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Chef Interviews

Named as one of the“2005 Ten Best Pastry Chefs in America”, Pichet Ong is well known for his innovative and delicious desserts that are both appealing to the eyes and the palate. Also an architect, Pichet Ong embraces authentic flavors of Asian ingredients into his exotic creations.

EBS: How would you describe your approach from architecture to cooking? Has your degree in Architecture helped you in your present career?

I come from a family where education is very important. My father always used to say “You can do anything as long as you have a degree.” Though I had a passion for cooking, for me going to school for Masters in Architecture made more sense than going to Culinary school. The way I see it, a lot of what you do, you learn it from your job. It’s obvious that there aren’t a lot of similarities between Architecture and cooking. But , the concept of the creative process is very much complementary. Being an architect requires creativity and focus on context of design and construction; on the same hand, being a chef requires creativity and focus on context as to who and what you are serving.

I learnt the fundamentals of cooking from my mother and aunt as I grew up in Thailand, Hong Kong and Singapore. I like food, I like eating a lot, and I wanted to make it my world, so finally, I ventured into cooking.

I think education is really important. When I studied in Brandeis University in Boston, I had Mathematics and English literature as my major courses. I always felt Mathematics was my ticket to getting good grades- it just came to me! I don’t think I have applied anything directly to cooking but the concept of Mathematics, English literature, and Architecture has helped me in more ways than I know.

EBS: Tell us about the restaurants you have worked in the past?

After working as an architect for a couple of years, I have worked for a variety of cuisines and restaurants, a majority of them are French based. I began working at local bakeries and restaurants in the Bay Area, including Chez Panisse. I served as pastry chef at La Folie, where I also ventured into savory cooking. I also worked in the kitchens of Olives in Boston and Jean Georges in New York City. I work in many seafood restaurants in New York.

As a Chef, I have gained a lot of fame and notoriety at the same time. I’ve had a lot of people come for Asian flavors like Thai juice and also get a lot of people who’ve never tried Asian flavors. Many Asians who come in have enjoy the desserts as they get a taste similar to that at home. Reviews have been tremendously good, but some are skeptical as they don’t believe there’s anything like Asian desserts!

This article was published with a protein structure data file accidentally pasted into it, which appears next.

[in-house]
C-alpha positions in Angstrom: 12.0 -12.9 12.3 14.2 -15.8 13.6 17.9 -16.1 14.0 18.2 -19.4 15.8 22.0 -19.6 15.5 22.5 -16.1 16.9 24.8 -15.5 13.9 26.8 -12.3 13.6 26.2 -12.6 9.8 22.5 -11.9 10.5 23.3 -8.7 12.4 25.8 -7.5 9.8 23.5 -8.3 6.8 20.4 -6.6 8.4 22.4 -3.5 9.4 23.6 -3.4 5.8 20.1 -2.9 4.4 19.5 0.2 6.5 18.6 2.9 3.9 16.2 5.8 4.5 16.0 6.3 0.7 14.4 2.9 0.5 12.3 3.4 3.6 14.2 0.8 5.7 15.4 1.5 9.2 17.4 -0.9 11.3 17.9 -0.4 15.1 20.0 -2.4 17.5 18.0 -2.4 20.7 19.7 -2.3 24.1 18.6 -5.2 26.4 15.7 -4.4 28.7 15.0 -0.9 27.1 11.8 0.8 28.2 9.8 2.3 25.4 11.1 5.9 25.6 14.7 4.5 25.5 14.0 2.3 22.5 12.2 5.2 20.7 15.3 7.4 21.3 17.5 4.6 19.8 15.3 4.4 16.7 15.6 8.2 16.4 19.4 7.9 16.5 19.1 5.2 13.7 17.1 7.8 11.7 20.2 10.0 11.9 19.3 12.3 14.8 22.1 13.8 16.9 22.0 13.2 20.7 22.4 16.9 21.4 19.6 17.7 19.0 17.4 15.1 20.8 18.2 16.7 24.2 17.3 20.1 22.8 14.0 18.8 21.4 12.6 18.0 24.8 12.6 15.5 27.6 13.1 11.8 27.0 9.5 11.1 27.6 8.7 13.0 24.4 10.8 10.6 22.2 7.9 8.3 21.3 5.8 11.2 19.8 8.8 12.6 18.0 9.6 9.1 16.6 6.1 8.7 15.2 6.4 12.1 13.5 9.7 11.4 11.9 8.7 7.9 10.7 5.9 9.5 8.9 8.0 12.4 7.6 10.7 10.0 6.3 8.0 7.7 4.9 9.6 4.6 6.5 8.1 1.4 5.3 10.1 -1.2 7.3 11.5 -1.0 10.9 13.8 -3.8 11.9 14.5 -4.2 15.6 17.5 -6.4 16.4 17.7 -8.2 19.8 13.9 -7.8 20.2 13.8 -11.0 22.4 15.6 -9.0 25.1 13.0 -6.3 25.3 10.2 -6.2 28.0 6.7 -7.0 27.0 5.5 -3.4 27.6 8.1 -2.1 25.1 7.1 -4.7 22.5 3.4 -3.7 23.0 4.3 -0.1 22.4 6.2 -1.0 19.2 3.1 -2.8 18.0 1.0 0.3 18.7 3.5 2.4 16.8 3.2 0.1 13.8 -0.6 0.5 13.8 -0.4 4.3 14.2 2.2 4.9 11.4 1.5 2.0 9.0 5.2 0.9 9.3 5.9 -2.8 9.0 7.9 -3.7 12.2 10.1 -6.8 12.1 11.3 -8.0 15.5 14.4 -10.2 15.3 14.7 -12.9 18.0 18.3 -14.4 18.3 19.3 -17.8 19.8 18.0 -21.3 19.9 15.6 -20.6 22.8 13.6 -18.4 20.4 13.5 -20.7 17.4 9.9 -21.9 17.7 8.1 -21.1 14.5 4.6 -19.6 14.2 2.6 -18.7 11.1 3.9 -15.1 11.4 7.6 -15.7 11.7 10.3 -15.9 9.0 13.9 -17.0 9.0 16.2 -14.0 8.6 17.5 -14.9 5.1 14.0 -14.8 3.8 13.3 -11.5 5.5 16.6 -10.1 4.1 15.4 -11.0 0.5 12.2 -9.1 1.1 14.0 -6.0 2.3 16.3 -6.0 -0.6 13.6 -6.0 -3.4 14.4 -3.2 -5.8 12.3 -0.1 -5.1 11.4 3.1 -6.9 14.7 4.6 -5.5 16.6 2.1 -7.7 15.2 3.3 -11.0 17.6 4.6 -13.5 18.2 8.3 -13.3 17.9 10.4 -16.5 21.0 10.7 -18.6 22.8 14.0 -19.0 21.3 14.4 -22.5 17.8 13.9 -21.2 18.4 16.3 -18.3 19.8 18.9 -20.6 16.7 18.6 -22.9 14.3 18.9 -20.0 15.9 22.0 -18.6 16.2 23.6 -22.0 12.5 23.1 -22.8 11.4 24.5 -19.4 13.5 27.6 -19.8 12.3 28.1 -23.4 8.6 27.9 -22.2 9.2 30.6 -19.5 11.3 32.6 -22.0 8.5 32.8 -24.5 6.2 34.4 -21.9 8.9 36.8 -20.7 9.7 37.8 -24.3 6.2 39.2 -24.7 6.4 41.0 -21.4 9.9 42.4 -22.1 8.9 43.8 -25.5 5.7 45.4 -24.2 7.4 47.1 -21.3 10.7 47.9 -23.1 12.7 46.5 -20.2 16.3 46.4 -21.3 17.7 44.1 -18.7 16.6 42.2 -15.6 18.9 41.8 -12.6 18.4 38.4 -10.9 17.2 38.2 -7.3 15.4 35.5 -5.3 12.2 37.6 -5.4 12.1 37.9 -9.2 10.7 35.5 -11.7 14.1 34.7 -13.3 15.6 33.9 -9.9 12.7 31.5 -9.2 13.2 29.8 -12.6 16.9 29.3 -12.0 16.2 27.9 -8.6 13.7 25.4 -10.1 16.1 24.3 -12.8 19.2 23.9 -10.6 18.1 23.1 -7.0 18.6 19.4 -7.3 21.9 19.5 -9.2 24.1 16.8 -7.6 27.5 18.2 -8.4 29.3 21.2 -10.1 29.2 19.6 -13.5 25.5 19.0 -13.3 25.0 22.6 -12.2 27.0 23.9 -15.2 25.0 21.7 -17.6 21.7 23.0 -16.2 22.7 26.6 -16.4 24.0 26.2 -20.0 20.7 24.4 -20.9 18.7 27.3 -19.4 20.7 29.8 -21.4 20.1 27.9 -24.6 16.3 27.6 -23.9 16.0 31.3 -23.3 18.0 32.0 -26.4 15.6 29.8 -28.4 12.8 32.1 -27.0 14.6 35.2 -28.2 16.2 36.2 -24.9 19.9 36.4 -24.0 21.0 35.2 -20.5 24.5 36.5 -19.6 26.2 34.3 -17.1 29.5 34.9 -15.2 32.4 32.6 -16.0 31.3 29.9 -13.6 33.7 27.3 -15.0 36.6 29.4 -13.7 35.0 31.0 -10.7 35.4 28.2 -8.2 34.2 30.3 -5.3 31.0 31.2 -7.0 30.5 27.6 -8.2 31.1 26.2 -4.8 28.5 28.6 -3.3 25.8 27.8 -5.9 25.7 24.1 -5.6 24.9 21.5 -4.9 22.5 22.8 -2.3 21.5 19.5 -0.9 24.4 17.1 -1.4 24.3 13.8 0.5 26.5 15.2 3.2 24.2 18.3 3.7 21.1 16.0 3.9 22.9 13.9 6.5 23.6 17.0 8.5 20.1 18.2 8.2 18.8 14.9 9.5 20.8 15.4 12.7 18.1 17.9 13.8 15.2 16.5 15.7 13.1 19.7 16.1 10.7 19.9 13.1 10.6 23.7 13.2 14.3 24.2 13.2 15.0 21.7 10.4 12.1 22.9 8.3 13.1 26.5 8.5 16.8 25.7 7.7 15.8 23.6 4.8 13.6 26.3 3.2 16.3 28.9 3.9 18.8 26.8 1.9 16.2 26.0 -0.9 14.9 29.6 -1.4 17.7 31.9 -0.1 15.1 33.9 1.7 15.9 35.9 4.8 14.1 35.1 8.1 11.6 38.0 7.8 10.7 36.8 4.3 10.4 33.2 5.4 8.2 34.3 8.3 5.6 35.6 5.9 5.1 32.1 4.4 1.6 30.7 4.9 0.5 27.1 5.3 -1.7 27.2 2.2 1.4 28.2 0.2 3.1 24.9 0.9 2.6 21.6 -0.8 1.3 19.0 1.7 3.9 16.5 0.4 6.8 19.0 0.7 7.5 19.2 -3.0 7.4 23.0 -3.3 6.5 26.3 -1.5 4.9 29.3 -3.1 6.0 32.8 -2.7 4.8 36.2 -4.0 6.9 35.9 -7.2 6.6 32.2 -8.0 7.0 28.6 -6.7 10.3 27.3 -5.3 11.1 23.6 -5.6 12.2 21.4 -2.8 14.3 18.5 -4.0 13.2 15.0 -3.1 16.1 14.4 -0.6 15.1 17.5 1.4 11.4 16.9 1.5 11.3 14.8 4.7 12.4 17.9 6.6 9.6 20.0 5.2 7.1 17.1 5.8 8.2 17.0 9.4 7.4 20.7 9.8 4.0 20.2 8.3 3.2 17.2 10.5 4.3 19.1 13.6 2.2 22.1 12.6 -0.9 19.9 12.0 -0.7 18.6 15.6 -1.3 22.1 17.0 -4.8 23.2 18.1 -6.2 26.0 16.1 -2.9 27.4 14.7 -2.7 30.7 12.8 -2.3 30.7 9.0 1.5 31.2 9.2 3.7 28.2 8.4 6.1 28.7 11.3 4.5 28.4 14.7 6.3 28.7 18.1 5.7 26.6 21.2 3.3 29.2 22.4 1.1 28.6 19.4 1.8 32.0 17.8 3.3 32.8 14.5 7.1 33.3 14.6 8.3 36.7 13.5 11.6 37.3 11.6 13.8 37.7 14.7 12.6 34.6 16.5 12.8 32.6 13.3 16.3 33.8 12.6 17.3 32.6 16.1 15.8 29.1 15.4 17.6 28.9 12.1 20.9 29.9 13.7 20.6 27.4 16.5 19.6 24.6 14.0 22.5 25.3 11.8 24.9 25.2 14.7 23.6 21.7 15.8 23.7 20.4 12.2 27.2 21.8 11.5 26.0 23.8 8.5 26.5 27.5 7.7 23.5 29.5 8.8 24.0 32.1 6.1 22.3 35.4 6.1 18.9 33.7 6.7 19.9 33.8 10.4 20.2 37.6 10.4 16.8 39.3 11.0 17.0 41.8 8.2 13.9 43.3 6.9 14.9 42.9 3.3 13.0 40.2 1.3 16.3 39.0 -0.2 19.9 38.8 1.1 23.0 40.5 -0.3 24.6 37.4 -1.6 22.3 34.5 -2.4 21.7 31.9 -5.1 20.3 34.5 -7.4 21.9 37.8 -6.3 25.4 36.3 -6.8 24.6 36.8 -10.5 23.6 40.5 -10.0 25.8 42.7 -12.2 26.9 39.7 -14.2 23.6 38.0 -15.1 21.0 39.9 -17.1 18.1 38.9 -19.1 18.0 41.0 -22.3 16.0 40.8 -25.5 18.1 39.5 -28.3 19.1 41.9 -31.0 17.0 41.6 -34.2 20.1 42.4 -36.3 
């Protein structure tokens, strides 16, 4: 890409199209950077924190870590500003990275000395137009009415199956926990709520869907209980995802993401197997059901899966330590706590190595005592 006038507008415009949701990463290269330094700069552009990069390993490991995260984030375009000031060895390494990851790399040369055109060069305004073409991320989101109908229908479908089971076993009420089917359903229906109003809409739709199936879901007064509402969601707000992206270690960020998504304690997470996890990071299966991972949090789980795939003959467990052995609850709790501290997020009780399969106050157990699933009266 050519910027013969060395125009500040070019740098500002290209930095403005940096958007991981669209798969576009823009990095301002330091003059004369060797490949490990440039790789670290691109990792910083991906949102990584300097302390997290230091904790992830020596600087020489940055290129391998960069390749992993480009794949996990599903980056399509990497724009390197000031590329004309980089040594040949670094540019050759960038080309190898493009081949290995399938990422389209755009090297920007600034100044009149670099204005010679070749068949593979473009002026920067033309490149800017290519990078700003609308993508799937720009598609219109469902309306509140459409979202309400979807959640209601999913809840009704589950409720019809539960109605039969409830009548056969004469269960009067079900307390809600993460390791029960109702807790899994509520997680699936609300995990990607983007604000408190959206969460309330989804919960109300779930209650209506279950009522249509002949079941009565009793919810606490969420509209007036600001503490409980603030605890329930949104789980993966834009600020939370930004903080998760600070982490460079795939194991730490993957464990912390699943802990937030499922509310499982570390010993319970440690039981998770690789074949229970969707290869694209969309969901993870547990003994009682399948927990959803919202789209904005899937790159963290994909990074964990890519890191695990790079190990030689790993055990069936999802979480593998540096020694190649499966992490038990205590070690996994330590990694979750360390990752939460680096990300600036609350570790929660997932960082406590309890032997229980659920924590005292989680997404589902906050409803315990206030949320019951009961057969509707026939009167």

EBS: How did you enter the world of desserts? And what inspires you to create your desserts?

I like desserts a lot. It is always the favorite part of my meal. I started my cooking career with desserts. Later, I moved on to cook savory foods, pasta, salads, meat and fish. I am back to dessert-making now. I was sick of the smell of meat and fish; Dessert making is a lot better! Basically, it’s a professional choice and I see a lot of potential in incorporating interesting Asian ingredients into American desserts. The seasonal produce is the biggest inspiration when I create my desserts. I start off with the seasonal produce and I create a recipe around it.

EBS: So, what do you think is the most popular dessert of your creations?
Kulfi ( Indian Ice cream) with Ovaltine is really popular and is also one of my favorites. I was allergic to milk when I was younger, so the only thing that I had for an alternative was Ovaltine. I really like the flavor and now I enjoy it with Kulfi.

EBS: We’ve been told you help organizations that help AIDS victims? Can you tell us a bit about this?
I joined Project Open Hand in San Francisco in the early 90s. I had friends who were AIDS victims, so I had an attachment to the project. I volunteered and got my first job as a cook . I was in charge of cooking special meals for dietary restricted meals as well as Asian meals.

EBS: Can you tell us why and how you started your monthly dinner gathering of pastry chef community, “Pastry Chefs Night out”?
These gatherings are more like a social get-together than a business meeting. I wanted to open up a network to know and build up relations with pastry chefs. There aren’t a lot of pastry chefs and this dinner gathering creates an open forum for pastry chefs to make friends, discuss problems and enjoy each other’s company.

EBS: What’s the buzz about your new restaurant?
I am looking for a spot in New York for my restaurant P*Ong. Most probably, P*Ong will be set by next fall. I plan to have it as wholesale, retail place as well as a sit down for desserts. P* Ong will focus on puddings, cookies and ice creams with a lot of Asian ingredients. I will also use my architectural skills to design P*ong.

EBS: We hear that you are coming up with a book. What is it about and when will it be released?
The book is called “ An Exotic Finish” and is all about Asian ingredients and techniques you can apply to American desserts. There are many interesting recipes. I plan to release it in the Chinese New year 2007.

EBS: What’s next for you?
I want to open a sandwich shop. I love sandwiches and the shop would be an entry for me to go back to savory foods.

EBS: What kind of knife do you recommend?

Always use a sharp knife when you are cooking. I like Misono knives, the UX10-Deba is my favorite shape. That’s a cross between a heavy Asian style cleaver and a Western style 9″ pointed tip, but only a bit lighter and smaller. It is made of soft swedish steel which is easy to sharpen. I like it for its versatility, small enough to handle fine cuts and thick enough to split open large fruits.

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